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8 Reasons Women Should Practice Yoga

In celebration of National Yoga Month in September, we want to make sure our patients are aware of the many benefits yoga can offer women. Along with increasing flexibility, strength, and balance, yoga can provide a variety of health benefits, such as calming anxiety, improving your mood, easing menopausal symptoms, managing stress, and so much more. And the best part? Yoga is for everyone. It can easily be incorporated into any lifestyle or schedule and practiced in your home or local yoga studio.  

According to a survey from the Yoga Alliance, practicing yoga continues to become more popular every year. In fact, more than 34 percent of Americans are somewhat or very likely to practice yoga in the next 12 months, with women making up 72 percent of yoga practitioners. 

If you’ve been thinking of exploring yoga and need a bit more inspiration, read on to learn about the 8 reasons why you should roll out your mat to see how yoga can promote your health and emotional well-being!      

But first, you may be wondering, what exactly is yoga? 
The word yoga, from the Sanskrit word yuj, means to yoke or bind, and is often interpreted as "union" or a method of discipline.  Yoga was developed over 5,000 years ago in India, as a comprehensive system for well-being on all levels (physical, mental, emotional and spiritual).  Once people get involved in Yoga, it’s likely to learn that yoga is much more than a type of workout, as it can be a philosophy, passion and way of life.

Here are some of the reasons why women should practice Yoga

#1:  Yoga can make you more flexible
Some people are afraid to try yoga because they think they are not flexible enough.  However, did you know that yoga can actually increase your flexibility?  For those people who have trouble touching their toes, practicing yoga on a regular basis may gradually help to ease stiff muscles.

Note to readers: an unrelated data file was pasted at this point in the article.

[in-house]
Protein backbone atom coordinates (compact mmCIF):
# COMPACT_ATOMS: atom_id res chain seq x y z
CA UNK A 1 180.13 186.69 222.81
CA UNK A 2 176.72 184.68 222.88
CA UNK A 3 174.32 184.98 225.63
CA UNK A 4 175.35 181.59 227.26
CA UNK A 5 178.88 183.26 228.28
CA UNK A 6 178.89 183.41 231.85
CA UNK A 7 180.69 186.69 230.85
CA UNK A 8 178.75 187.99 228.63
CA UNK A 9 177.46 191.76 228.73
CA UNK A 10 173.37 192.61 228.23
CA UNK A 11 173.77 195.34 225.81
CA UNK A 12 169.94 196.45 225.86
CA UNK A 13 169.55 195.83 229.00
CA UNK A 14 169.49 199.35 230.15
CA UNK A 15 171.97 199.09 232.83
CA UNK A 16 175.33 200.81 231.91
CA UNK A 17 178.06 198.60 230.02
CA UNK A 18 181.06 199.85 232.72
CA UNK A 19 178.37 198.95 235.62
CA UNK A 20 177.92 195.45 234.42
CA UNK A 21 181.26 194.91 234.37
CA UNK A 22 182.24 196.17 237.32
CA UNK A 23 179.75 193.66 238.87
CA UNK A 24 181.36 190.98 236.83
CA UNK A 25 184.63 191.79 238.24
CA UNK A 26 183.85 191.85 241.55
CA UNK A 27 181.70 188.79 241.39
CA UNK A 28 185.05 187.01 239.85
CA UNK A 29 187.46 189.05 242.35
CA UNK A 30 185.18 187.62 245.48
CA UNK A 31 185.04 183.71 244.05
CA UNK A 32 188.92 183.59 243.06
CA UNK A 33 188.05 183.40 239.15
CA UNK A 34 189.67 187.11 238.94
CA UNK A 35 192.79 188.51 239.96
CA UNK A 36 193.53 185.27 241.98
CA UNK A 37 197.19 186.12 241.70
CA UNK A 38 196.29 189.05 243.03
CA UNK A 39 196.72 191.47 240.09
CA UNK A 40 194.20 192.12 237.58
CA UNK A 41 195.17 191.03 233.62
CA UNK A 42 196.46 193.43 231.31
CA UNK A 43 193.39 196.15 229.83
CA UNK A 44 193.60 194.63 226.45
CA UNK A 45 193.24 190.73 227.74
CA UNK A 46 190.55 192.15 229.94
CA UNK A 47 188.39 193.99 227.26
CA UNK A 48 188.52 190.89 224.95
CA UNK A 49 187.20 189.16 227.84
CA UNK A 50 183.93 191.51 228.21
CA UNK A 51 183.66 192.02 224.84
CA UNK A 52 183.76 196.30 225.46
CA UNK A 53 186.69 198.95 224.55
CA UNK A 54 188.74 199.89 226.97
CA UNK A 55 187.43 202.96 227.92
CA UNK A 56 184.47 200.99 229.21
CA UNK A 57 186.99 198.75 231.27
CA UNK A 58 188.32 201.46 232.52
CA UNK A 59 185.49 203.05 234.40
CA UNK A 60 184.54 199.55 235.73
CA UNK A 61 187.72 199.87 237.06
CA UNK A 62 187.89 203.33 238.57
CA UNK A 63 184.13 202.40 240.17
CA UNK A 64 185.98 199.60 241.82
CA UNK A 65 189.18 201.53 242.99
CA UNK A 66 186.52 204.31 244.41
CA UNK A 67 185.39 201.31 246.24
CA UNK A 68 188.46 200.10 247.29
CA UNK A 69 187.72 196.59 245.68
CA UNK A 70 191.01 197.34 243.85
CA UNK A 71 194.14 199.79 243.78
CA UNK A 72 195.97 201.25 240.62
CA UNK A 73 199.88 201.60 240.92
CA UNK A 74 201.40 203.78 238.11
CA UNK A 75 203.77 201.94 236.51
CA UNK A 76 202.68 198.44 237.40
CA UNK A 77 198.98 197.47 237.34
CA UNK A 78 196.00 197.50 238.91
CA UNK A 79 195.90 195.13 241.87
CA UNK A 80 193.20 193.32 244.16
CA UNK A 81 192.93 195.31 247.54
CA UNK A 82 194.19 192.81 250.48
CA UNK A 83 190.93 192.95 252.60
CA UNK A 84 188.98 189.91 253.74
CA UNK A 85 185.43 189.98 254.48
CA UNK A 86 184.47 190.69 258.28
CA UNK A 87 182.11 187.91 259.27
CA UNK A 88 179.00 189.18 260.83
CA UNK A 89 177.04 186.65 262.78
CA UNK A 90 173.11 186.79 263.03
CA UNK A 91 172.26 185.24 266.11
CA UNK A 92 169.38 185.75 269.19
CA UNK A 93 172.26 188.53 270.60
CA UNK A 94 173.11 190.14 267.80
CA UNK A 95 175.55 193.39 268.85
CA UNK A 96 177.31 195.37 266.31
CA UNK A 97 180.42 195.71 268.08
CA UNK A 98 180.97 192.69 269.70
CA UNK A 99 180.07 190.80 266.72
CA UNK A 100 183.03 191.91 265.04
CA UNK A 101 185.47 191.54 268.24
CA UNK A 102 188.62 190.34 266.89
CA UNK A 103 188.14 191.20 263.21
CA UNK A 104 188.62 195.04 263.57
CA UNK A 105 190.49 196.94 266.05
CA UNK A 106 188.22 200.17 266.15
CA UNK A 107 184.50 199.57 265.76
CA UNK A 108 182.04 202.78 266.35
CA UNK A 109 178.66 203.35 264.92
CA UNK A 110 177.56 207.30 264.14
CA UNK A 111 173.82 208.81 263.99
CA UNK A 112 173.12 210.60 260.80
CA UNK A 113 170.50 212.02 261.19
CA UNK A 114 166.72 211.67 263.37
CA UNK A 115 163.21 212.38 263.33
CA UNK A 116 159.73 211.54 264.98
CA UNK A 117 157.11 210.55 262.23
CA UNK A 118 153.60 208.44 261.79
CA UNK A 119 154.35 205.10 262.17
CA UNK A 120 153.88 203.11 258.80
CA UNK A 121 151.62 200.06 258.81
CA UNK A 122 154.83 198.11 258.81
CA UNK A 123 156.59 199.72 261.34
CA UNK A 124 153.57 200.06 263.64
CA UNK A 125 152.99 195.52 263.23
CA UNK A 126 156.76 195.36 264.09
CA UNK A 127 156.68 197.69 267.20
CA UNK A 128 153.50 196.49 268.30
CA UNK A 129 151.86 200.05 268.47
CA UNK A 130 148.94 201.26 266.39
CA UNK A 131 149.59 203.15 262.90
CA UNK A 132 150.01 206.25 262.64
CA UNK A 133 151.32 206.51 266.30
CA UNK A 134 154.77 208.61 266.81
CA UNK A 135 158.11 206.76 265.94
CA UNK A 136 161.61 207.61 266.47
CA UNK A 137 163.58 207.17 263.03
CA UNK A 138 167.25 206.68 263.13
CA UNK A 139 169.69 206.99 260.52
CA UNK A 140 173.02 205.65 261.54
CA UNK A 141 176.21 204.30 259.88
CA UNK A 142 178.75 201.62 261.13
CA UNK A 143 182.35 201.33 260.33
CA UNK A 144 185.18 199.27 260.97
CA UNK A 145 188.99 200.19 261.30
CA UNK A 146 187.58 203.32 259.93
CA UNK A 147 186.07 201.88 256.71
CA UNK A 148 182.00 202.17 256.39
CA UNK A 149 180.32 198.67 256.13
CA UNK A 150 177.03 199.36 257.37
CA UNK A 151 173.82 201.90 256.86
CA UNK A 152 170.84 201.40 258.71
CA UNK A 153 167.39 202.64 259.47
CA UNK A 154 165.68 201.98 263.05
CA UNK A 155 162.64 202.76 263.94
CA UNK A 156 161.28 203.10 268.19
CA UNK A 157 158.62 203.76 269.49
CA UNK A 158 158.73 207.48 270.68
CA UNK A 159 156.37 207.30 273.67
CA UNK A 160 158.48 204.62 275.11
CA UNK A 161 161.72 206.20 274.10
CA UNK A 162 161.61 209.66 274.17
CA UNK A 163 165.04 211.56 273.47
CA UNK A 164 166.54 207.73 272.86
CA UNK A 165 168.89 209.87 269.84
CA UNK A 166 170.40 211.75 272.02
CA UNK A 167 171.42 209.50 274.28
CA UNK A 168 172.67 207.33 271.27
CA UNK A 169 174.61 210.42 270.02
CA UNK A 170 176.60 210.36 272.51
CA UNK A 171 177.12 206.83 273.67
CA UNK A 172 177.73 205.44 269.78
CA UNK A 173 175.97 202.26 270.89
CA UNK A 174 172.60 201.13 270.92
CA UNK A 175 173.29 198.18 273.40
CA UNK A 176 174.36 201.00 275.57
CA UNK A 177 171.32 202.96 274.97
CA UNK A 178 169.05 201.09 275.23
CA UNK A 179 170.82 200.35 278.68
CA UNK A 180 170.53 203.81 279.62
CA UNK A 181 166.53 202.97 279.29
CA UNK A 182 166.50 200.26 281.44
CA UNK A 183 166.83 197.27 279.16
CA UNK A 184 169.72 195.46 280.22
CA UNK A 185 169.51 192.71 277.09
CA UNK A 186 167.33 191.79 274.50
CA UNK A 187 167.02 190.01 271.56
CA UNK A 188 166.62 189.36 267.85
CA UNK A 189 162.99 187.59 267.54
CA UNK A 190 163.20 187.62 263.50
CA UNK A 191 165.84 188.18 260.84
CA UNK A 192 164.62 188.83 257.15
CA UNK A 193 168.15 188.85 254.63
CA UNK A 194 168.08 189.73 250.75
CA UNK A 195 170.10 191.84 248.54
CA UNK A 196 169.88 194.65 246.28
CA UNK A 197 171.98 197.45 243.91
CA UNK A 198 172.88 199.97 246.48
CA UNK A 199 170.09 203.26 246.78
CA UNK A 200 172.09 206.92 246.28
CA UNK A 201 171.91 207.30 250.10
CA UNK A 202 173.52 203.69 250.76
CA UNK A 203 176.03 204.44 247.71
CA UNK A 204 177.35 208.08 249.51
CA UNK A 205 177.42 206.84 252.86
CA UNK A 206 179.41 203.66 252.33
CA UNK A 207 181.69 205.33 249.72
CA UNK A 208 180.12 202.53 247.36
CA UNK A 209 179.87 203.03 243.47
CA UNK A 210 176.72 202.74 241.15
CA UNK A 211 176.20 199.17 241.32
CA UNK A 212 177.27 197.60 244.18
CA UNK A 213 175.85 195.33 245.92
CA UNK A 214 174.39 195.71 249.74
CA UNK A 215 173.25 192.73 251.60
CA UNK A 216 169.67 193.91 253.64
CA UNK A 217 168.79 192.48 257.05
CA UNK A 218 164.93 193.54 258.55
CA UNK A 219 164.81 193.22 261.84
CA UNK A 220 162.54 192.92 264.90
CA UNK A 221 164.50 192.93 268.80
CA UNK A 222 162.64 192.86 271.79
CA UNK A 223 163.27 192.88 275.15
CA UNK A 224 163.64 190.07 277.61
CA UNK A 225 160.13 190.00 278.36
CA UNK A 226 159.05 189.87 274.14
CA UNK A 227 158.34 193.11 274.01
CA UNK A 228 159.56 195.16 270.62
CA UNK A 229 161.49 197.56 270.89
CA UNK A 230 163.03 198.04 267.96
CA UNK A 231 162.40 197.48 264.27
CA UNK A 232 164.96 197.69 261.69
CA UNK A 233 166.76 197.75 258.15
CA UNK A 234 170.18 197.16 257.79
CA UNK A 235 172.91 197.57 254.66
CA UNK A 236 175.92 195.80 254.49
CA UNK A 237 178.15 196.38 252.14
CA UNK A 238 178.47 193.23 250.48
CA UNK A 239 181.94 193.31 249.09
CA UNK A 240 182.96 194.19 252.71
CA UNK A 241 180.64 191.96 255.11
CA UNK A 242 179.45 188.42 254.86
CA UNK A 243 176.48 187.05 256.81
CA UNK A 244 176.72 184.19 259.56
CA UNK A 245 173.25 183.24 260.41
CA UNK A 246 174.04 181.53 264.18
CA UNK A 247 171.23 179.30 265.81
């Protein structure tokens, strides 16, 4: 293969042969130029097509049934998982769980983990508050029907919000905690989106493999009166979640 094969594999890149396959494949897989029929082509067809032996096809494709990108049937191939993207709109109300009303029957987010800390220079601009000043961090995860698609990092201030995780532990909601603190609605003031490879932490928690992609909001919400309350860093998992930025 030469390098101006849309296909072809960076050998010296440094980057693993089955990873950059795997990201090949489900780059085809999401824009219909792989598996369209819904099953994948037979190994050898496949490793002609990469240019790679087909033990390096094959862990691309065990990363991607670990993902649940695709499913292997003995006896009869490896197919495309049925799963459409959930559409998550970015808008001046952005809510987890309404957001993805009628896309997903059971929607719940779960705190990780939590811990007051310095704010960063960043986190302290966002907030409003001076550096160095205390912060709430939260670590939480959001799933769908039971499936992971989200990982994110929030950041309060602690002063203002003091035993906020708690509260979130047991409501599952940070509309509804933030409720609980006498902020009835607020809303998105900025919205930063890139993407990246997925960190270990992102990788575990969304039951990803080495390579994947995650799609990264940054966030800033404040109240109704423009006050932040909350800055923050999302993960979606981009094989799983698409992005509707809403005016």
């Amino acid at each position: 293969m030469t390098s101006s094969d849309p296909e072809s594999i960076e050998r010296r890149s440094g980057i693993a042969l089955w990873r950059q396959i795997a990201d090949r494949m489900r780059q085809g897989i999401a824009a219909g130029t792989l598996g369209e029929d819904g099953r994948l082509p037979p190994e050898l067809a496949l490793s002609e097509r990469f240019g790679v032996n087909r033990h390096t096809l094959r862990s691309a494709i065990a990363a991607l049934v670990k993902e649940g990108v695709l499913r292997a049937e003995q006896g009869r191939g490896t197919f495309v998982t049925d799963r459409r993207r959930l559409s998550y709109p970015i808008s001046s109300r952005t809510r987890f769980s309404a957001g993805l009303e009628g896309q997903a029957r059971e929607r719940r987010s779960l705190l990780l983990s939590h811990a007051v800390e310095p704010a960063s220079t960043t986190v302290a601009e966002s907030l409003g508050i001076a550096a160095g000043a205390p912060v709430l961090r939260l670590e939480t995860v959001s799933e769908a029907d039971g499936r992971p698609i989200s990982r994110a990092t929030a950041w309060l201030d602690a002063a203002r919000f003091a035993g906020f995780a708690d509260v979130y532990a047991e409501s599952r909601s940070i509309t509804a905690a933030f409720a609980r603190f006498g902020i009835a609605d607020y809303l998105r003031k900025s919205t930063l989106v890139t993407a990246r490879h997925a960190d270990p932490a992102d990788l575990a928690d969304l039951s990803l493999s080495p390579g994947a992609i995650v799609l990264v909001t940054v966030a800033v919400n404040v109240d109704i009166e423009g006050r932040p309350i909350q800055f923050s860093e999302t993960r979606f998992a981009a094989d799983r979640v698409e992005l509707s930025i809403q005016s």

#2:  Yoga can help enhance your posture and appearance
Yoga teaches body awareness and can help you naturally contract core stabilizing muscles and stand taller, so you look more healthy and confident.  Good posture can make you look thinner.  Also, active, intense styles of yoga can help burn the most calories.  Ashtanga, vinyasa and power yoga are examples of the more physical types of yoga.   

#3:  Yoga can improve your mood
Did you know that taking the time to practice yoga poses throughout the day can help improve blood circulation and your mood?  Studies have shown that a lack of oxygenated-blood to the brain can have a negative impact on a person’s mood.  By stretching, you can increase endorphins and the flow of blood. 

Recommended poses include:  Fish Pose (Matsyasana), Child’s Pose (Balasana), Inversions, Boat Pose, Balance Poses).  For a detailed description of the poses mentioned, clickhere.

#4:  Yoga can help you sleep
Insomnia is an issue that many people face.  Lack of sleep can cause disease, illness, stress and more.  Doyouyoga.com recommends that practicing ten minutes of the following yoga sequence before bedtime can help your body calm down and prepare for a good night’s sleep. 

Bedtime Yoga Sequence:  Legs up the wall, Reclined Pigeon Pose, Supine Twist, Seated Forward Fold.  For a detailed description of each pose, click here.  (link:  https://www.doyouyoga.com/10-minute-yoga-sequence-to-help-you-sleep-96335/)

#5:  Yoga can help relieve anxiety and depression 
According to Newsweek, about 1 in 5 Americans suffer from a mental illness, including depression and anxiety. Practicing yoga can help quiet the mind and ease worries from our day-to-day lives.  Dorena Rode, a physiologist at UC Davis, uses yoga for her own mental health. “I have overcome addiction, depression and post traumatic stress disorder in my own life. I practice yoga daily, teach others and have done so for decade," Rode comments.

Recommended poses include:  Eagle Pose (Garudasana), Standing Forward Fold (Uttanusana), Child’s Pose (Balasana), Thunderbolt Pose (Vajrasana), Reclined Bound Angle Pose (Supta Baddha Konasana).  For a detailed description of each pose, click here.

#6:  Yoga can help women who are going through menopause
Yoga has been proven to help women suffering from menopausal symptoms.  According to MindBodyGreen.com, Yoga can ease the following symptoms: